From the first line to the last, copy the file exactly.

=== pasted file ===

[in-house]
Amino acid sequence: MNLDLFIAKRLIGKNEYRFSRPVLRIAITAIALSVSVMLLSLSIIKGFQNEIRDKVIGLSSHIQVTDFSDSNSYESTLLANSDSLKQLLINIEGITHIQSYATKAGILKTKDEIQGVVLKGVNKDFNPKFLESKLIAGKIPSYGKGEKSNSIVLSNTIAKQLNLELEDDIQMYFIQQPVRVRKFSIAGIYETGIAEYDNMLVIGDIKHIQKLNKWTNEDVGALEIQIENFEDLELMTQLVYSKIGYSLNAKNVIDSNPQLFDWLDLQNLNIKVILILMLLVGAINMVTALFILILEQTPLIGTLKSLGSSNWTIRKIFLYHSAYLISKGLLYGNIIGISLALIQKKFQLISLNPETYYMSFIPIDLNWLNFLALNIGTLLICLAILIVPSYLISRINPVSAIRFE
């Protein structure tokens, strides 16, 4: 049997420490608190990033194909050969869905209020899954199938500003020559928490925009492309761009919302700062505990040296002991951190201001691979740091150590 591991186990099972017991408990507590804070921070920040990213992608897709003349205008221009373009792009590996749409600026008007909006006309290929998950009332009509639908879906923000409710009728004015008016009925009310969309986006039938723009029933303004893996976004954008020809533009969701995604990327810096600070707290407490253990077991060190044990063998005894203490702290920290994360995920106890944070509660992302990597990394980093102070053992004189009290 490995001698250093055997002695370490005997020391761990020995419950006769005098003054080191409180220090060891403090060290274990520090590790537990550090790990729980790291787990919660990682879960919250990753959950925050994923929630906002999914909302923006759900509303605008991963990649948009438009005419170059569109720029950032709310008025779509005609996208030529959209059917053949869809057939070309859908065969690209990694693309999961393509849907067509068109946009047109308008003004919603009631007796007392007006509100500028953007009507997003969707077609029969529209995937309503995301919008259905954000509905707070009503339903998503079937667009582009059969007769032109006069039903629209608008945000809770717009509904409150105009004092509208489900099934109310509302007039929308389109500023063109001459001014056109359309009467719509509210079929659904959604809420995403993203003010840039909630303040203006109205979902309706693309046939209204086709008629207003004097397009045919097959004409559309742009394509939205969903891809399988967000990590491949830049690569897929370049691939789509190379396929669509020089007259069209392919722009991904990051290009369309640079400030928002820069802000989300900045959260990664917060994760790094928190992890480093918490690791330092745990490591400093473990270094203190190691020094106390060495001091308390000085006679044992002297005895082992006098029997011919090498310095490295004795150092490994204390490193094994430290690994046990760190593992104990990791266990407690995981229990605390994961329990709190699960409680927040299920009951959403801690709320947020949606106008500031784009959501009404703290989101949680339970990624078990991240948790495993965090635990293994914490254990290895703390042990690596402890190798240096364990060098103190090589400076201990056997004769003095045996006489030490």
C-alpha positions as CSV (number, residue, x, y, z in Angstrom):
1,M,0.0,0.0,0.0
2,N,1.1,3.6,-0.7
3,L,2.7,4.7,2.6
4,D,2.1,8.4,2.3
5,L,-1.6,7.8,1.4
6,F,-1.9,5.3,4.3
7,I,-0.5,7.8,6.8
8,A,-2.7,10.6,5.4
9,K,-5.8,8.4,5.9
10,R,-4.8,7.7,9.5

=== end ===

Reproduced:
[in-house]
Amino acid sequence: MNLDLFIAKRLIGKNEYRFSRPVLRIAITAIALSVSVMLLSLSIIKGFQNEIRDKVIGLSSHIQVTDFSDSNSYESTLLANSDSLKQLLINIEGITHIQSYATKAGILKTKDEIQGVVLKGVNKDFNPKFLESKLIAGKIPSYGKGEKSNSIVLSNTIAKQLNLELEDDIQMYFIQQPVRVRKFSIAGIYETGIAEYDNMLVIGDIKHIQKLNKWTNEDVGALEIQIENFEDLELMTQLVYSKIGYSLNAKNVIDSNPQLFDWLDLQNLNIKVILILMLLVGAINMVTALFILILEQTPLIGTLKSLGSSNWTIRKIFLYHSAYLISKGLLYGNIIGISLALIQKKFQLISLNPETYYMSFIPIDLNWLNFLALNIGTLLICLAILIVPSYLISRINPVSAIRFE
């Protein structure tokens, strides 16, 4: 049997420490608190990033194909050969869905209020899954199938500003020559928490925009492309761009919302700062505990040296002991951190201001691979740091150590 591991186990099972017991408990507590804070921070920040990213992608897709003349205008221009373009792009590996749409600026008007909006006309290929998950009332009509639908879906923000409710009728004015008016009925009310969309986006039938723009029933303004893996976004954008020809533009969701995604990327810096600070707290407490253990077991060190044990063998005894203490702290920290994360995920106890944070509660992302990597990394980093102070053992004189009290 490995001698250093055997002695370490005997020391761990020995419950006769005098003054080191409180220090060891403090060290274990520090590790537990550090790990729980790291787990919660990682879960919250990753959950925050994923929630906002999914909302923006759900509303605008991963990649948009438009005419170059569109720029950032709310008025779509005609996208030529959209059917053949869809057939070309859908065969690209990694693309999961393509849907067509068109946009047109308008003004919603009631007796007392007006509100500028953007009507997003969707077609029969529209995937309503995301919008259905954000509905707070009503339903998503079937667009582009059969007769032109006069039903629209608008945000809770717009509904409150105009004092509208489900099934109310509302007039929308389109500023063109001459001014056109359309009467719509509210079929659904959604809420995403993203003010840039909630303040203006109205979902309706693309046939209204086709008629207003004097397009045919097959004409559309742009394509939205969903891809399988967000990590491949830049690569897929370049691939789509190379396929669509020089007259069209392919722009991904990051290009369309640079400030928002820069802000989300900045959260990664917060994760790094928190992890480093918490690791330092745990490591400093473990270094203190190691020094106390060495001091308390000085006679044992002297005895082992006098029997011919090498310095490295004795150092490994204390490193094994430290690994046990760190593992104990990791266990407690995981229990605390994961329990709190699960409680927040299920009951959403801690709320947020949606106008500031784009959501009404703290989101949680339970990624078990991240948790495993965090635990293994914490254990290895703390042990690596402890190798240096364990060098103190090589400076201990056997004769003095045996006489030490």
C-alpha positions as CSV (number, residue, x, y, z in Angstrom):
1,M,0.0,0.0,0.0
2,N,1.1,3.6,-0.7
3,L,2.7,4.7,2.6
4,D,2.1,8.4,2.3
5,L,-1.6,7.8,1.4
6,F,-1.9,5.3,4.3
7,I,-0.5,7.8,6.8
8,A,-2.7,10.6,5.4
9,K,-5.8,8.4,5.9
10,R,-4.8,7.7,9.5